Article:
University of Vermont Extension
Department of Plant and Soil Science
FOR THESE TOMATO PROBLEMS
Dr. Leonard Perry, Extension Professor
University of Vermont
If your tomato plants and fruits
aren’t looking as healthy as they should, perhaps with leaf spots or
fruits, they may have one of several diseases.
The disease that flared up a few
years ago in the Northeast, destroying many home and commercial
plantings, was late blight—the same fungal disease as gets on
caused the famous Irish potato famine in the mid-1800s. If you had
tomatoes with this, you may recall
the nickel-sized or larger spots, olive-green to brown, on leaves.
Sometimes the border of these spots is
slightly yellow or appears water-soaked.
Soon, brown to black lesions grow on stems with brown spots on
Late blight is often around but
conditions aren’t prime for it to spread and get out of control. If
it is present, sprays are available but
must be applied early in the season.
Once leaves are over about 10 percent affected, sprays do little
plants should be destroyed. Before doing
this, make sure you have this disease, checking with either the
Agriculture department specialists or those at the Plant Diagnostic
your state university (www.nephd.org).
If late blight has been present, you may try growing the resistant
‘Legend’ (a red slicing type) and ‘Juliet’ (a red plum cluster type
All-America Selections winner) among others.
Since it needs living material to overwinter, don’t save over tomato
plants and definitely not potato tubers in the ground.
Much more common on tomatoes (and
potatoes) is early blight, another but different fungal
disease. It causes leaf spots, stem
lesions, and fruit rots. The name is
deceiving as it more often develops not early but rather on mature
leaves. It usually progress up the plant, starting
first with older leaves near the base.
Spots may have concentric rings, giving a target or “bulls-eye”
appearance. Stem lesions often are
sunken with lighter centers. On older fruits, the dark and leathery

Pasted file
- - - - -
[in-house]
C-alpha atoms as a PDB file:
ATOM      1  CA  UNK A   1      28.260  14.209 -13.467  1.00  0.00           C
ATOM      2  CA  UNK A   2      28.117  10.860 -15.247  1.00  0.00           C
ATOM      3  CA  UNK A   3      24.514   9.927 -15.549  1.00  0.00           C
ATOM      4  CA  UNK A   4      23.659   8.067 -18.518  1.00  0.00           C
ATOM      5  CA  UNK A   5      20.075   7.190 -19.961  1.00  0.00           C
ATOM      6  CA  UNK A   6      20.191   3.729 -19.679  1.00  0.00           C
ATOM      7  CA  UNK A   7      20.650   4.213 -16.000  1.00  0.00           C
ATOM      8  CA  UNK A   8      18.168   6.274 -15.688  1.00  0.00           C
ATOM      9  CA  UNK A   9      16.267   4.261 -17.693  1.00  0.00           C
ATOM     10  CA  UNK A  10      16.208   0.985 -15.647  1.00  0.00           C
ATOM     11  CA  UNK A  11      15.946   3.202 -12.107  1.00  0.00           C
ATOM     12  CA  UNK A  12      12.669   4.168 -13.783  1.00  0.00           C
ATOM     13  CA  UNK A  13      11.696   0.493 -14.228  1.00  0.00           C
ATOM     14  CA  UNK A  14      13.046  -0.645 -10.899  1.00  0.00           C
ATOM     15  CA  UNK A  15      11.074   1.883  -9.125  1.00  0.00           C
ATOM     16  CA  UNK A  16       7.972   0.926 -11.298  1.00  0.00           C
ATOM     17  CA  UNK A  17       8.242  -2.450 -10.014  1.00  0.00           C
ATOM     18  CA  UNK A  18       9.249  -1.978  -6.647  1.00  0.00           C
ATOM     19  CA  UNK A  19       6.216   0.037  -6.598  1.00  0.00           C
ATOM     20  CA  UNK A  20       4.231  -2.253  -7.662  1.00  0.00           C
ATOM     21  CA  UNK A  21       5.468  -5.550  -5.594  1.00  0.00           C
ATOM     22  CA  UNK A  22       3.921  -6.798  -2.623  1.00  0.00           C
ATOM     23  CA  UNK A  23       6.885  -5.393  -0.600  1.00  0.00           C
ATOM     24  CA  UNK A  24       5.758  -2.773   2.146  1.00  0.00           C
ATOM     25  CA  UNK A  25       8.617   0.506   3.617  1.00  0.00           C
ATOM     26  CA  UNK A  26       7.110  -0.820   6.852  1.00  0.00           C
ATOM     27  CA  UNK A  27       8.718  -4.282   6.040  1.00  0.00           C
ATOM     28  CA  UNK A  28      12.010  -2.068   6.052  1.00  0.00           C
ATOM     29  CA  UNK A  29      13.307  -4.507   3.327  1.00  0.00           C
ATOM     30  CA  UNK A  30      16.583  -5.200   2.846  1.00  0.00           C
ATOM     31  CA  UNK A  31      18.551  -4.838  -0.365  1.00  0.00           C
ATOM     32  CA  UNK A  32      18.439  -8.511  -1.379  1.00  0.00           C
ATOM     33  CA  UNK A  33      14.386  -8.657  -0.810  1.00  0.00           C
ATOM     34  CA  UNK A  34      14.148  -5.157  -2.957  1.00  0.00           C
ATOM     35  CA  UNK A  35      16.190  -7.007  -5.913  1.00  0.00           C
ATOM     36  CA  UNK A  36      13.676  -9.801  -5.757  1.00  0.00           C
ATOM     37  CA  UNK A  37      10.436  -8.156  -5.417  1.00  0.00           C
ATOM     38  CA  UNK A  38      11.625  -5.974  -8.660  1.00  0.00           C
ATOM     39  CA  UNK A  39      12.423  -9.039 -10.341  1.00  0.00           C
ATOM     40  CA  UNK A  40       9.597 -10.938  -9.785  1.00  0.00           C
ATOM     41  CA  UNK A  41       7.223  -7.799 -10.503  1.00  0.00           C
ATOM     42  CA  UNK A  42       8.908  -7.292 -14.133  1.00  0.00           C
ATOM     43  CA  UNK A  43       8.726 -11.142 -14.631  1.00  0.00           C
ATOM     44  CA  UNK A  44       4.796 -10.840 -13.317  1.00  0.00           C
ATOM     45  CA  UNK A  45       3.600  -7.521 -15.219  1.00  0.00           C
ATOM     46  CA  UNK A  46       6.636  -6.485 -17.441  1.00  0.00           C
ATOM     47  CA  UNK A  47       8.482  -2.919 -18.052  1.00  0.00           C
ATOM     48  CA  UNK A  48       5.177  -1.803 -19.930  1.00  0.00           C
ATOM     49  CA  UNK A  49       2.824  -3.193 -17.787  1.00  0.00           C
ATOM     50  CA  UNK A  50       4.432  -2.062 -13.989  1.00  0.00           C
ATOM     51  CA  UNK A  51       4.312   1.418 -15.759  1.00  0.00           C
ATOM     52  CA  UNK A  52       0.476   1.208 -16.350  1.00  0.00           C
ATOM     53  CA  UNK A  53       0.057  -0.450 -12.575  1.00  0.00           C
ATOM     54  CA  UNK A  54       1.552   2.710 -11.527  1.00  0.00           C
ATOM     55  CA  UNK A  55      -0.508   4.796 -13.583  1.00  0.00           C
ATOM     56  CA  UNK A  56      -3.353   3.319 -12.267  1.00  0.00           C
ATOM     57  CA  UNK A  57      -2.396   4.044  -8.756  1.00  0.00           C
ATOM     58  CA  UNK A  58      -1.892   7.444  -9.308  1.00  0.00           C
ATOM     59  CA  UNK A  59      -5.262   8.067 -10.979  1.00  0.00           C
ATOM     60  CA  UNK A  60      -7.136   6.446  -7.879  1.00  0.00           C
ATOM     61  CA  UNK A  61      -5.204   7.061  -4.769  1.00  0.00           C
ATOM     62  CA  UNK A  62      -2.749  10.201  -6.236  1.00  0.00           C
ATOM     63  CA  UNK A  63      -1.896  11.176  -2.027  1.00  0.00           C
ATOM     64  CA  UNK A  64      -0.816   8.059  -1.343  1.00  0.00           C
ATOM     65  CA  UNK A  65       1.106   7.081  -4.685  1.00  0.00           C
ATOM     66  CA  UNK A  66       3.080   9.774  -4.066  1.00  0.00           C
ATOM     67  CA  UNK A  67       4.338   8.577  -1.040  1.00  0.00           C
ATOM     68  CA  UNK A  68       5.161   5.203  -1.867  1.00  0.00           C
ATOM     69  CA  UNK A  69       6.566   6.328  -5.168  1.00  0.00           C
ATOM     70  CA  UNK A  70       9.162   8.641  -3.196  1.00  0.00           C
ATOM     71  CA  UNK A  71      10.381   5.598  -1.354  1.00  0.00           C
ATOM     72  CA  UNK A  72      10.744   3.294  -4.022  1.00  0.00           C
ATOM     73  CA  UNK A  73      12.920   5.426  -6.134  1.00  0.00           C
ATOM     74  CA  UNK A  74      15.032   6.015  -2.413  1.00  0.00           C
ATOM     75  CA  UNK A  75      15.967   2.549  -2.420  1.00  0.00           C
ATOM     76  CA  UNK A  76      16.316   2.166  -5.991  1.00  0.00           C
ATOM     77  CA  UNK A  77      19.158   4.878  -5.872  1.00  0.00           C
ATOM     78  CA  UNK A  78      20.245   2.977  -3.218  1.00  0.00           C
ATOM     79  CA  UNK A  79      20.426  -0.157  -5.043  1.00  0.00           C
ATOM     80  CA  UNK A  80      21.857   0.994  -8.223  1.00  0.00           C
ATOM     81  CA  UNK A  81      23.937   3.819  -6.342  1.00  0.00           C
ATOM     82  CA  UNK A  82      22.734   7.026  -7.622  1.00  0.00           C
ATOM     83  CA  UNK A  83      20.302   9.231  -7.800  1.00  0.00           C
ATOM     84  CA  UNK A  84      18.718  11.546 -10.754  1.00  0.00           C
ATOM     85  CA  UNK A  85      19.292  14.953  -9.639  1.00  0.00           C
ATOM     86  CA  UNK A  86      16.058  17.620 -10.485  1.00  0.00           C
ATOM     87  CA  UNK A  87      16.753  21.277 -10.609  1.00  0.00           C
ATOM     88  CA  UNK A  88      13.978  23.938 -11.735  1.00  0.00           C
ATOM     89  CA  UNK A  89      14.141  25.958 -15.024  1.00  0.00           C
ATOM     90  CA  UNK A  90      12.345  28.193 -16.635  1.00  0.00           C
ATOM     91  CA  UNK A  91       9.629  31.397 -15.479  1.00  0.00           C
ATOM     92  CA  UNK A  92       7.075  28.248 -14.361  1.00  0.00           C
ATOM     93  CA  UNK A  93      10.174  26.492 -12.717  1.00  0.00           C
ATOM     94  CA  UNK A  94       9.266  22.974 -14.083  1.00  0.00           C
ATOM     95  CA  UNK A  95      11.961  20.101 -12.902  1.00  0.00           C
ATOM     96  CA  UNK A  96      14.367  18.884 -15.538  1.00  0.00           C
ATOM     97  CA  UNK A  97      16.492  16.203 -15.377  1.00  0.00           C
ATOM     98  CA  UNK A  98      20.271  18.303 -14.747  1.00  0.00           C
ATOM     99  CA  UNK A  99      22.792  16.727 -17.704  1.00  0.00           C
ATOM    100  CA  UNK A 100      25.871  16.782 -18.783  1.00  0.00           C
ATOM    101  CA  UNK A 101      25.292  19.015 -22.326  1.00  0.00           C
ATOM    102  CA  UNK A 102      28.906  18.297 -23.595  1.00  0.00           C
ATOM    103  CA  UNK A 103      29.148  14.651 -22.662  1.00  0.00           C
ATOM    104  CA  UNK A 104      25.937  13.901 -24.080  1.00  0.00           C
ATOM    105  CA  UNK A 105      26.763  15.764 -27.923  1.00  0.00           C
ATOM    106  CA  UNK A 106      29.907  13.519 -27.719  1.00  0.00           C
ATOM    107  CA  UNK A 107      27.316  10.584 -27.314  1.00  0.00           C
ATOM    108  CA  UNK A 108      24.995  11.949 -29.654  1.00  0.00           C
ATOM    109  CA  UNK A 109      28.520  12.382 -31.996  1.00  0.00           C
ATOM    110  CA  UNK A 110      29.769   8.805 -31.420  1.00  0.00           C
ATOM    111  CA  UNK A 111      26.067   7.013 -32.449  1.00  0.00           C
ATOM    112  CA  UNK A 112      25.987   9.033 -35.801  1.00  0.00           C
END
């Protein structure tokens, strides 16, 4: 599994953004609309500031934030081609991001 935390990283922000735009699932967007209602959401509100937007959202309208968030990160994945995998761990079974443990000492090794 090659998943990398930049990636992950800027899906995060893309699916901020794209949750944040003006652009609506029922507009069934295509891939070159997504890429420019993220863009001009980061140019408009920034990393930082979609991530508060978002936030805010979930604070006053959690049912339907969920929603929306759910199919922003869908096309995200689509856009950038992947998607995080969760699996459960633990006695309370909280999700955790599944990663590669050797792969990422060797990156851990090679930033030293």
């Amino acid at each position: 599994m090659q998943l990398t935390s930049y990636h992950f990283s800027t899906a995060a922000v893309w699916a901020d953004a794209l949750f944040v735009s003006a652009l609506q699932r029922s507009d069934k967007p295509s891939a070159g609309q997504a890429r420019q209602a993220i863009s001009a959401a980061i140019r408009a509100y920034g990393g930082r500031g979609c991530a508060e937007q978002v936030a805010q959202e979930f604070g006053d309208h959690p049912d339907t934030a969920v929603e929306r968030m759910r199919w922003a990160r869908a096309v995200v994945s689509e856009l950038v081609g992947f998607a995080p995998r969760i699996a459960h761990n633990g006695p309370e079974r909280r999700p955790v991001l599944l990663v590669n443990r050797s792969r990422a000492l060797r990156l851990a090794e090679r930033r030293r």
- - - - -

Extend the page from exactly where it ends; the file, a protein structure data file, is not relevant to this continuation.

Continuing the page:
spots are often on the end attaching to the stem.
Rotating other crops for a couple
years in the same spot, particularly small grain cover crops, corn,
can help in control. Some cultivars
(cultivated varieties) have resistance to early blight (sometimes
Alternaria blight). Keeping up with
weeding and fertility, especially nitrogen and phosphorus, and
in the day so leaves dry quickly, all can help in avoiding early
blight. Sprays are available and ideally should be
started early in the season.
Septoria leaf spot, another fungal
disease, occurs under similar conditions as early blight and has
controls. Its spots are often gray or
tan, with darker margins, and have dark pimple-like structures in
that are fairly easily seen. These dark
fungal structures are absent from early blight lesions, nor do the
the target-like appearance.
If the fruits rot on the ends
opposite the stems, this is likely the common blossom end rot. It
is actually not caused by a disease, but
by the growing conditions-- uneven
watering and a calcium deficiency.
Especially if it is hot and dry, and then followed by heavy rain or
watering, this rot can develop as the plant can’t absorb enough
calcium. Other factors to try and avoid through
culture include low potassium or calcium levels, excess magnesium or
causing rapid plant growth, root damage, or high relative humidity.
Balanced watering and fertility, and perhaps
calcium sprays to foliage, should keep this under control on
tomatoes, as well
as on squash and peppers.
Verticillium wilt fungi are in the
soil, and if present can cause plants to wilt, beginning with lower
leaves. Lesions on leaves have a
V-shape, widest on the leaf margin. Leaves
die, and eventually the whole plant can die.
As there aren’t easy controls for this, crop rotation should be
practiced, and controlling weeds as many host this disease. There
are many cultivars with resistance to
Anthracnose is a fungal disease of
green, but especially of ripening, fruit.
Small, slightly sunken and watersoaked spots appear, that grow
and become dark in the centers. As it
spreads in the fruit it causes a softening decay. To avoid this
disease, grow plants on
well-drained soils, keep up with weeding, avoid excessive overhead
and rotate crops yearly. If present, you
may need to resort to sprays.
Visit the Cornell University
Vegetable MD Online for more information and photos on these and
of tomatoes, as well as of other vegetables (vegetablemdonline.ppath.cornell.edu).
always good to check with professionals, such as at local full
garden stores or plant clinics, to make sure your plants have a
disease before treating it. Cultural
controls and rotating crops, as mentioned, go a long ways to future
prevention. Also make sure you check
when ordering seeds or buying plants in the future that they have
some of the more common diseases. These
are indicated by letters in catalogs, such as for Fusarium (F) or
virus (TMV), and can be found in keys there to these code letters.